When I came up the ranks as a session musician, I had the opportunity to work with a load of producers in all genres off music. I always learned something from each of them, and, curiously, much of what I learned was what not to do during a session once I climbed the ropes and found my way into the producer’s chair.
I still make mental notes of pros and cons after every project, as there are always things that happen that teach me how to sharpen my skills for the next session. At the end of a project, I will usually go over these points with the artist, and it is always greeted with appreciation. A smart artist will evaluate sessions or projects for what went well, and for what fell short of the mark, in an effort to aim for getting better for each and every session they do. And so, as we all have to prove ourselves every day, here is a starter kit of five things to reflect on after any recording project.
People First. Music Second.
How well did everyone involved get on during the project?
In the end, our common goal is to communicate something brilliant collectively, and if our individual communication is weak, the product will be weak, as well. An open and honest playing field with a good dose of mutual respect will provide an atmosphere where great ideas can grow. Conversely, one can assemble all the biggest musicians in the world who have attitudes even bigger, and find there is no chance of any meaningful music being born. Believe me, this has been proven enough times!
If there were problems communicating, address them kindly, and go about trying to set a better stage for the next project. Nerves, insecurities, and all other bugs can be understood and worked out if you are all involved enough to talk it through. As a producer, such discussions are part of my life in the studio. I call then my “shrink raps.”
Music First. Artist Second.
Did the best music you could make get made?
Great teams understand that everyone on board is needed for what only they can bring. In the case of a band in the recording studio, it sometimes works out that members of the group play many different instruments. I usually encourage this because the results can be amazing (usually mostly to the band). There is a general rule with me that whomever can express whatever idea is going on is the right person (or persons) for the job. There may be a person who has a great feel for a part that they would not normally play on stage with the band. Case in point: If the vocalist has done a lead vocal, and the sound of his voice doing the harmony on top of it sounds smokin’, as opposed to the lesser singer who usually sings it on stage, why not go with your strongest suit? The best music needs to come through the studio monitors. The egos can wait in the car. After all, if Paul McCartney were relegated to only playing the bass parts, those later Beatles albums would be entirely different than the classics they are. The same case can be made with most successful artists—they were there to do killer work, no matter how it got done.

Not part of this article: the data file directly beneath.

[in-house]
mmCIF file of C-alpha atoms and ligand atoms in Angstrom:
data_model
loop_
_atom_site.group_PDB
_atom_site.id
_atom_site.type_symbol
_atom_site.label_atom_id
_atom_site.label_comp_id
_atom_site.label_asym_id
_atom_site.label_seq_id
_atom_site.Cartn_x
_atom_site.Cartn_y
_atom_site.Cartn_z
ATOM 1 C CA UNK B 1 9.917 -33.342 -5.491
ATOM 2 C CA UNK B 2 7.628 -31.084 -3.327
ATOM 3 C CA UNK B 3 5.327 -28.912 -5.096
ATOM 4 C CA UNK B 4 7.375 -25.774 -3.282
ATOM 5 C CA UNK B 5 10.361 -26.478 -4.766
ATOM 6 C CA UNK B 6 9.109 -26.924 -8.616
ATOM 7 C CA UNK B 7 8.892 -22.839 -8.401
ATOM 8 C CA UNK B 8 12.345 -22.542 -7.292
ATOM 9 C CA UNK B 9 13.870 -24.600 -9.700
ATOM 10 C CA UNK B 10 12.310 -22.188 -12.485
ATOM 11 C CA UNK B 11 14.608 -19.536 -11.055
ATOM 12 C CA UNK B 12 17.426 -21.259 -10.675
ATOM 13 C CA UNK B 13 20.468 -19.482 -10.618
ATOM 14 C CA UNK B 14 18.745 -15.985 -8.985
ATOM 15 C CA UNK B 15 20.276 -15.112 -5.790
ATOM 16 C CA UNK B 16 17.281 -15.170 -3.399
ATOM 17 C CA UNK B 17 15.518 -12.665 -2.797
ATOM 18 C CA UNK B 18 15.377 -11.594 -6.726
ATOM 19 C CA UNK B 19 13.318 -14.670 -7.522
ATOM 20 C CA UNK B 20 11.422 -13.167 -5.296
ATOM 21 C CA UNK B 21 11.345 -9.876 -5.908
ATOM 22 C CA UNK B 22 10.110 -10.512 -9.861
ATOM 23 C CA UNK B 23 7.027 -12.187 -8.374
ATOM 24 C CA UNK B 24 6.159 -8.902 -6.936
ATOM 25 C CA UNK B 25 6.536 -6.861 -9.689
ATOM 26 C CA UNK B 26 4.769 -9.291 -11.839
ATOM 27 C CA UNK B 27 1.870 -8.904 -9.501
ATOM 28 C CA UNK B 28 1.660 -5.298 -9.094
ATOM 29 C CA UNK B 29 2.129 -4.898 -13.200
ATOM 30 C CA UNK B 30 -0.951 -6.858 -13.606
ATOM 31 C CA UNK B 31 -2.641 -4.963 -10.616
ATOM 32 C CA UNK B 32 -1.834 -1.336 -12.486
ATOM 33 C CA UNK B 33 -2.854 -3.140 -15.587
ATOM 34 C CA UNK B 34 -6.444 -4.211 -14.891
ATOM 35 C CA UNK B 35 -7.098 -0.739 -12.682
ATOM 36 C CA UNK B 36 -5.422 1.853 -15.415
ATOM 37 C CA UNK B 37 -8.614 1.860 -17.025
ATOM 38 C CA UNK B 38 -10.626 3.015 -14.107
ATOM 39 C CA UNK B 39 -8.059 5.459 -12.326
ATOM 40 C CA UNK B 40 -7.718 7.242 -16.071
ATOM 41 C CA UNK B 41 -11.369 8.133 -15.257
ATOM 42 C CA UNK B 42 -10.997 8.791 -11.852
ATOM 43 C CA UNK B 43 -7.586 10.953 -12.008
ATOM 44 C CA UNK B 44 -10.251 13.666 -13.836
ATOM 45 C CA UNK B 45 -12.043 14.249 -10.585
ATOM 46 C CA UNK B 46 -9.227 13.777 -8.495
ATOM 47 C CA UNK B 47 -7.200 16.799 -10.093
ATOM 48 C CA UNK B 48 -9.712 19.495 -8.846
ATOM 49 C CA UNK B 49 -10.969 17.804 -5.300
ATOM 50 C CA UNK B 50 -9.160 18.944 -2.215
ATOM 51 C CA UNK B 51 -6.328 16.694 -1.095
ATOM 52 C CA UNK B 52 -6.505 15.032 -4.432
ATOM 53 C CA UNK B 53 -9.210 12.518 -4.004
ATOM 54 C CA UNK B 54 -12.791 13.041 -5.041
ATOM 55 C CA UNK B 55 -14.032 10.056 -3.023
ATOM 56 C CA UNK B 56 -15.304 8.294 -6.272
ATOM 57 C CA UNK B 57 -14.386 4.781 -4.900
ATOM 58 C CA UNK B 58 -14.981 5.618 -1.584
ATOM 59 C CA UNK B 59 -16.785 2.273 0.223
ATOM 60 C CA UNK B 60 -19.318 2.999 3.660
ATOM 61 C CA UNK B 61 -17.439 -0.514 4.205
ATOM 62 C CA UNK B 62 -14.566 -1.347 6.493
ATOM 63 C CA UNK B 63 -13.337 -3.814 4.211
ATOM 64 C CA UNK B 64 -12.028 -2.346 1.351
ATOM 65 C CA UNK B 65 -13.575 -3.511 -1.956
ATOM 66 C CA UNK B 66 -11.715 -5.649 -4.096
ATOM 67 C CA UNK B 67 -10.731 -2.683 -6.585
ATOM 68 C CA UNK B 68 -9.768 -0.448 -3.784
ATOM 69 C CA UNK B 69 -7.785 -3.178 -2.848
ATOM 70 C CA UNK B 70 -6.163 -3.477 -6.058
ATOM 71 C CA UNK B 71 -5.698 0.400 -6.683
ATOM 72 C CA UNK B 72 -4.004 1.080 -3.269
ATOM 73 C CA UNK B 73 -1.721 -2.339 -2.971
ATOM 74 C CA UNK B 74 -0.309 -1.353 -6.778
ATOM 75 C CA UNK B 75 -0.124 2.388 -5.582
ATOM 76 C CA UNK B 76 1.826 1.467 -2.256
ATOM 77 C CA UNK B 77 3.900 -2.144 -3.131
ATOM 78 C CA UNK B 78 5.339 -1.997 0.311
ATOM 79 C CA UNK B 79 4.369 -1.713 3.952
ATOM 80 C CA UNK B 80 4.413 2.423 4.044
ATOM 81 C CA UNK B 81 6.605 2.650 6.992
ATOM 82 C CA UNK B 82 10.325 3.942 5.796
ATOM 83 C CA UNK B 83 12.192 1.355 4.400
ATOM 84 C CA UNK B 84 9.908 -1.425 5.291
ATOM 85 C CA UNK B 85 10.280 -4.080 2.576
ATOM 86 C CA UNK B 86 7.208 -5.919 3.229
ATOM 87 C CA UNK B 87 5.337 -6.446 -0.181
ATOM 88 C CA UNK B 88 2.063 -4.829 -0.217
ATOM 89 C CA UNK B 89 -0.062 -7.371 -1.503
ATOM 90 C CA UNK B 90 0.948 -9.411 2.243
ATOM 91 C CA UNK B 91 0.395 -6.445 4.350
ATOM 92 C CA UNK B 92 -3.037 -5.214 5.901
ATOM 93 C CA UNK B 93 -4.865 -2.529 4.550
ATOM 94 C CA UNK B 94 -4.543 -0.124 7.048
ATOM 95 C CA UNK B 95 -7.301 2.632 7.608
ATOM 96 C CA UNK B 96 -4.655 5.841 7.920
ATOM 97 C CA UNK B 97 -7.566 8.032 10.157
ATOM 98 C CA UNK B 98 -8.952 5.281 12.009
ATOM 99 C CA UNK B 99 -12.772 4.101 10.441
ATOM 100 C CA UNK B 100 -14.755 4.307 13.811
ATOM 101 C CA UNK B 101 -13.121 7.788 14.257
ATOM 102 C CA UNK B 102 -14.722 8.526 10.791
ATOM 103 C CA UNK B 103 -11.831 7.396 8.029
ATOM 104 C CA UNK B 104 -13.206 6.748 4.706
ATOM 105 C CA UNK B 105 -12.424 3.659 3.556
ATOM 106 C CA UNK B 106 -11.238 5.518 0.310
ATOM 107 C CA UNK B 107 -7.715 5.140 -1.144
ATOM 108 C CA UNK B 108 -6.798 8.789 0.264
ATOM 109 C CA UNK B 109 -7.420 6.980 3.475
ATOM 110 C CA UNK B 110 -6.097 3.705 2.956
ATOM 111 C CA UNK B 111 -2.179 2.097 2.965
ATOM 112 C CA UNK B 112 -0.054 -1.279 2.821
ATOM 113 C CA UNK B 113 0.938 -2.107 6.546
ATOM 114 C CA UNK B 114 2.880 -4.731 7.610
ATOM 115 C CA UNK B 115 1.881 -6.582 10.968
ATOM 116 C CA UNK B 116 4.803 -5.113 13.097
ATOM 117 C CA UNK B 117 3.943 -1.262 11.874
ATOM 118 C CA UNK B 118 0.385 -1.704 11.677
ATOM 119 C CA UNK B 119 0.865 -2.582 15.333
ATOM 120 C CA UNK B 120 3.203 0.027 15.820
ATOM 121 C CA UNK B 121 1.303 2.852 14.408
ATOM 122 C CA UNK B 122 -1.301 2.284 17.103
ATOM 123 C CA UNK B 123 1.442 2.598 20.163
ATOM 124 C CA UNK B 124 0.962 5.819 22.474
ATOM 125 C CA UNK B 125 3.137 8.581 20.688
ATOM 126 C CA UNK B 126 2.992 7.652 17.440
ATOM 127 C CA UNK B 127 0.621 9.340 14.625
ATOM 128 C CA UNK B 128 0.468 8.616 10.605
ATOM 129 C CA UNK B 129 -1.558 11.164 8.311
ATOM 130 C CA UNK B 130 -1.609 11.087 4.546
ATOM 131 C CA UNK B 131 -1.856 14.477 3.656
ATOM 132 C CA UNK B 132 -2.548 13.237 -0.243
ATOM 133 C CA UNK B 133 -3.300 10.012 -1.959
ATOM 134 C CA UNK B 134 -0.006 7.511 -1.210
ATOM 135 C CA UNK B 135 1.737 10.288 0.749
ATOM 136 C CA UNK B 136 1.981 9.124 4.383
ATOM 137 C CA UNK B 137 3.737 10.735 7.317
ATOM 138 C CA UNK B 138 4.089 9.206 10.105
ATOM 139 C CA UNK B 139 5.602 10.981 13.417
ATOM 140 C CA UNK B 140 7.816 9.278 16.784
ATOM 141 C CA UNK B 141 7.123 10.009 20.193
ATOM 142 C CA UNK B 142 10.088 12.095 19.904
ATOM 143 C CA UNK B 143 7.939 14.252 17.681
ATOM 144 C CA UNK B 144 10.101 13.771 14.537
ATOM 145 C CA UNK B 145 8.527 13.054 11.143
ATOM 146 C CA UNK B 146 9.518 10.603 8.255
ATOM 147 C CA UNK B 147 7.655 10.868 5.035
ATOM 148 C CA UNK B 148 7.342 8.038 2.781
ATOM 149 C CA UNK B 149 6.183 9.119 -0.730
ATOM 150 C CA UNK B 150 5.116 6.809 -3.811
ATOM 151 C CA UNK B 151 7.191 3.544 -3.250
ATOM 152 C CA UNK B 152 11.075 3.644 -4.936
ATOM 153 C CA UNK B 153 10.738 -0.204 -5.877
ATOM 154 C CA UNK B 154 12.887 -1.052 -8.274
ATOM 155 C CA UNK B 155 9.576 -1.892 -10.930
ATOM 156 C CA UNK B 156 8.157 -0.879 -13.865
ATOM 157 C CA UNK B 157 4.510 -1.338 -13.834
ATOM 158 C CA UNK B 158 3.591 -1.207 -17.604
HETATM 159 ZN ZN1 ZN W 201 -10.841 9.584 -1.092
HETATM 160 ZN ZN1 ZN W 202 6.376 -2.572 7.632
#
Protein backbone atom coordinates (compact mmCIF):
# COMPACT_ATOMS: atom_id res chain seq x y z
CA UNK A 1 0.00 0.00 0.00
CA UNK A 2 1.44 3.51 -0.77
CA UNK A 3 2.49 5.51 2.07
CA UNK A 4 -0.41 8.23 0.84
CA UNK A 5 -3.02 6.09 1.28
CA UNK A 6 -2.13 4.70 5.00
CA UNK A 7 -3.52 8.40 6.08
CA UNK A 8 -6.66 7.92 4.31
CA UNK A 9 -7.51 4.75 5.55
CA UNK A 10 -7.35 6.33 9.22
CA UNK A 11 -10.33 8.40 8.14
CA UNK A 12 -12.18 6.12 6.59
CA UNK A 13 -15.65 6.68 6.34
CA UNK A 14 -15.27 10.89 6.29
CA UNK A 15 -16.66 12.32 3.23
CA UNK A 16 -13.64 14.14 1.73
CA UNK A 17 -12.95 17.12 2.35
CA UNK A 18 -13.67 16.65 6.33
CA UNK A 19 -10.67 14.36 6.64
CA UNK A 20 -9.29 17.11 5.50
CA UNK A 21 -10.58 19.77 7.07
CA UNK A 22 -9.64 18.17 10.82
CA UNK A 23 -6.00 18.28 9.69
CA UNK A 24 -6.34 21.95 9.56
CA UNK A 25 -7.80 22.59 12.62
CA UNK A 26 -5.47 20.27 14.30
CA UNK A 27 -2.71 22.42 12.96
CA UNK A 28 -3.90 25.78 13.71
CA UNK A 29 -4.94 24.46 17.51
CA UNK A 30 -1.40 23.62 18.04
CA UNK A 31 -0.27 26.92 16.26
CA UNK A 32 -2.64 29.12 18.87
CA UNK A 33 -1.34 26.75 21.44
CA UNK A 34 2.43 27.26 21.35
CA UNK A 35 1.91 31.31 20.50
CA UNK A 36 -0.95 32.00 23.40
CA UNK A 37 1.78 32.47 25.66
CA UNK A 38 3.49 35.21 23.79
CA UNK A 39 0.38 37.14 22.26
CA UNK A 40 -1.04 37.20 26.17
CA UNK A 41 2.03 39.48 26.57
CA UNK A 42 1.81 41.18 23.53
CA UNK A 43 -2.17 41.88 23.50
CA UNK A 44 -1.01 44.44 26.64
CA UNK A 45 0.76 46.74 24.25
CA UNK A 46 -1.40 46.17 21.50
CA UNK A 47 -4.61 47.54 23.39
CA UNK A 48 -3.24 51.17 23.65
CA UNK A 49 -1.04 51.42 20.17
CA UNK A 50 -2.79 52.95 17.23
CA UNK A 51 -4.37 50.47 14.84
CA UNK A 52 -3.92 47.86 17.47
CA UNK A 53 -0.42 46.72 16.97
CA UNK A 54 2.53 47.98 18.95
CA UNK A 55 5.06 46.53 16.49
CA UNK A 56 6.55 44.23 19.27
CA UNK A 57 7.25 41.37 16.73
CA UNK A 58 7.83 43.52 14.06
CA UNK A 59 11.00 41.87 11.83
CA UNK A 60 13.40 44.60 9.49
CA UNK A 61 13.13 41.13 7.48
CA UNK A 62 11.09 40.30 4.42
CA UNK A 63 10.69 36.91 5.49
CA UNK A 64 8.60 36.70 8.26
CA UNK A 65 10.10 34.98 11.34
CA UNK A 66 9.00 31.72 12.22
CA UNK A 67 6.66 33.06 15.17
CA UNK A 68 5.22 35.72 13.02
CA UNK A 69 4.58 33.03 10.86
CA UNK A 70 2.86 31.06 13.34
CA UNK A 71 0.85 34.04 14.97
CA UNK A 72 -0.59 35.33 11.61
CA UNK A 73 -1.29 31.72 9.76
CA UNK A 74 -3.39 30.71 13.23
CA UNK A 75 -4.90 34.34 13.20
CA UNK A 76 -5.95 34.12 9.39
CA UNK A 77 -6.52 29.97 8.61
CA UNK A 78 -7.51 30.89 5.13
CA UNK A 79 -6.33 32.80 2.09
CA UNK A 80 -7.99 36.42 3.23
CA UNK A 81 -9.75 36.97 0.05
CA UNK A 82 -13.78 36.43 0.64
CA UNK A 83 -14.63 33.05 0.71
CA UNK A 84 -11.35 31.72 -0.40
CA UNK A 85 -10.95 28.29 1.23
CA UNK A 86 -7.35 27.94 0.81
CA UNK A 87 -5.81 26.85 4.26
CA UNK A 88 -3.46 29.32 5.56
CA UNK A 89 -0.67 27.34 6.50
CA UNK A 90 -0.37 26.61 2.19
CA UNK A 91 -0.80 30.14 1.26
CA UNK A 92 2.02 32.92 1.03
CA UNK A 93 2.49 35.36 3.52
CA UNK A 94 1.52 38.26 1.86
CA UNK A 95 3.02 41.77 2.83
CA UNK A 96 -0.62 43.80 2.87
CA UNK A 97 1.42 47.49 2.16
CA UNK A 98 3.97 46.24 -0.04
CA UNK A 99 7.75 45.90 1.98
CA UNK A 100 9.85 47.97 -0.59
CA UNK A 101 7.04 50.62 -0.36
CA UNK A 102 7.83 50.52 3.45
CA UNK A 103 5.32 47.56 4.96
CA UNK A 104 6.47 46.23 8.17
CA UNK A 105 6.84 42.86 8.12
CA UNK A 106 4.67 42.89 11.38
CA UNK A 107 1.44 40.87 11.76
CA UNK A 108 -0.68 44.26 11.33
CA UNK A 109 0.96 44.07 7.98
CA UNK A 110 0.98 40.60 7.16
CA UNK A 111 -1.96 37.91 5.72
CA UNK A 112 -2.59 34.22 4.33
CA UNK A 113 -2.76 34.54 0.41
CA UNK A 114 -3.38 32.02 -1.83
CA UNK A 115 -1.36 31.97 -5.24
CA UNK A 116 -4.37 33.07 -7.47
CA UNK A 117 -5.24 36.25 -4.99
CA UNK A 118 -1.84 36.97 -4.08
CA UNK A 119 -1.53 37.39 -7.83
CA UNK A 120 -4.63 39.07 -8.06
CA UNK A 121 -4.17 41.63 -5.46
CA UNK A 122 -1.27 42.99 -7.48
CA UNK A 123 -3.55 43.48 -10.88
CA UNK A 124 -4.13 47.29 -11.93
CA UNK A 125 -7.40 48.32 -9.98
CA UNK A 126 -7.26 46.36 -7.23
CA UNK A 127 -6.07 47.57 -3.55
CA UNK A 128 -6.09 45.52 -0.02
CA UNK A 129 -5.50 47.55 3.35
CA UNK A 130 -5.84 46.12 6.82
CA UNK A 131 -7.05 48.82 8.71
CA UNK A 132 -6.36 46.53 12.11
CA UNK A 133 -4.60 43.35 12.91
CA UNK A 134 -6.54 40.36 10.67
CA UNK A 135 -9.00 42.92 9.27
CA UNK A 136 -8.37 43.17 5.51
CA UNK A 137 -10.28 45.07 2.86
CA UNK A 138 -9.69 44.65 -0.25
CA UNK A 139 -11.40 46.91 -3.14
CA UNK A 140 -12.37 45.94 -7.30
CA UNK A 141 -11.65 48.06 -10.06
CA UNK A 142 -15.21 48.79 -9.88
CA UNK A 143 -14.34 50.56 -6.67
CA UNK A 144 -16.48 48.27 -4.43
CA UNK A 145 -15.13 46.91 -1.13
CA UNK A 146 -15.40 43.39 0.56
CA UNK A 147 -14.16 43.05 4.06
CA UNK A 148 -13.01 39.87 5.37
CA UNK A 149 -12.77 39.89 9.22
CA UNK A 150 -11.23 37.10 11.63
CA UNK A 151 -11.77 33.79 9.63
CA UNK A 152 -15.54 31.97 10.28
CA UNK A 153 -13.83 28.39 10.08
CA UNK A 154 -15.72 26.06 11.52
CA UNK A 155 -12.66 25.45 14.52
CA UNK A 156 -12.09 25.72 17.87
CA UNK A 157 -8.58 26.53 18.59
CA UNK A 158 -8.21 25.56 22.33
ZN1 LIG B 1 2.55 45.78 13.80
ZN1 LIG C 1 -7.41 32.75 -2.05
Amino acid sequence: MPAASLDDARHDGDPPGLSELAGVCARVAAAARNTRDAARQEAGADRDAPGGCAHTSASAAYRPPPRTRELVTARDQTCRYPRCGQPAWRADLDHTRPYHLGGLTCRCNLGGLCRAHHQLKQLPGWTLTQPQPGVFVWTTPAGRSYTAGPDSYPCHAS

In the case of singer/songwriters, the casting of session players is essential to build your signature sound. There can be a mixture of outside players and the artist, or 100 percent one or the other. But in the end, one needs to know where the experiment worked, and where it didn’t. Casting is king.
Was the overall recording environment contributing to, or taking away from, the greatest end result?
These days, artists are renting studios or recording with their home setup. Any way one can achieve what they ultimately want for their music is the right approach. There can be monetary reasons forcing one to record at home, or it could be that the feel and ambiance is more prone to the creative process than a sterile studio with a pricy clock ticking. With so many options available for recording, listen closely to your finished product, and make notes as to what things could have sounded better from a purely audio-quality point of view.
For the stay-at-home recordists, it may make sense to rent a studio to record drums, or utilize a larger room for group performances, and then do all the rest of the recording at home. If the home experience proves to be holding back the creative process, and compromises your efforts, it may be time to seek out a studio that fits your budget, and provides the vibe and sound quality your music demands.
Did your choice of instruments live up the challenge of the sessions?
Too many times, people discover after the sessions that their musical instruments and equipment were not exactly ready for the task. The studio is a microscope, so you may discover intonation problems you never heard before on stage, or that it took forever to get a decent sound out of the drums. Let each of these lessons teach you about how to get your gear in “record ready” fashion.
Did you do 14-hour sessions that ended at 3:30 A.M., only to do it again the next day for several days in a row?
If so, either you are Keith Richards, or stark raving mad. Keith, (and I know you are reading this), please make sure the song is worth recording in the first place, and then remember that my studio—Tiki Town in Mill Valley, California—is here for you. Stay as long as you like. As for the rest of you—what are you thinking?